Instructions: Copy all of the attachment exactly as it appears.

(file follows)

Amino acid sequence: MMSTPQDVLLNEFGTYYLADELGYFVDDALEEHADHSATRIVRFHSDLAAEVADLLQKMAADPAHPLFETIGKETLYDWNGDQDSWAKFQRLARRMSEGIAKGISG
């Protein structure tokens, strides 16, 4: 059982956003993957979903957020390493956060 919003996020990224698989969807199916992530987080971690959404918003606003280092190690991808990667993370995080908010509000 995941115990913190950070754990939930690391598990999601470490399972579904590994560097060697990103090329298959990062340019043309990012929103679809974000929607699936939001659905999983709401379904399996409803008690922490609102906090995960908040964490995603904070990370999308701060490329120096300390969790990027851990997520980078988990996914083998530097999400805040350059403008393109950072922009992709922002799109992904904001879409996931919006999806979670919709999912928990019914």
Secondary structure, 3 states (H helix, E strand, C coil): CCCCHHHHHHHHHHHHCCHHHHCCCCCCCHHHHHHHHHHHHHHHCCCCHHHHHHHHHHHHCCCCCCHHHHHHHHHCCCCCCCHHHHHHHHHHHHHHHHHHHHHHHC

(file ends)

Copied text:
Amino acid sequence: MMSTPQDVLLNEFGTYYLADELGYFVDDALEEHADHSATRIVRFHSDLAAEVADLLQKMAADPAHPLFETIGKETLYDWNGDQDSWAKFQRLARRMSEGIAKGISG
């Protein structure tokens, strides 16, 4: 059982956003993957979903957020390493956060 919003996020990224698989969807199916992530987080971690959404918003606003280092190690991808990667993370995080908010509000 995941115990913190950070754990939930690391598990999601470490399972579904590994560097060697990103090329298959990062340019043309990012929103679809974000929607699936939001659905999983709401379904399996409803008690922490609102906090995960908040964490995603904070990370999308701060490329120096300390969790990027851990997520980078988990996914083998530097999400805040350059403008393109950072922009992709922002799109992904904001879409996931919006999806979670919709999912928990019914």
Secondary structure, 3 states (H helix, E strand, C coil): CCCCHHHHHHHHHHHHCCHHHHCCCCCCCHHHHHHHHHHHHHHHCCCCHHHHHHHHHHHHCCCCCCHHHHHHHHHCCCCCCCHHHHHHHHHHHHHHHHHHHHHHHC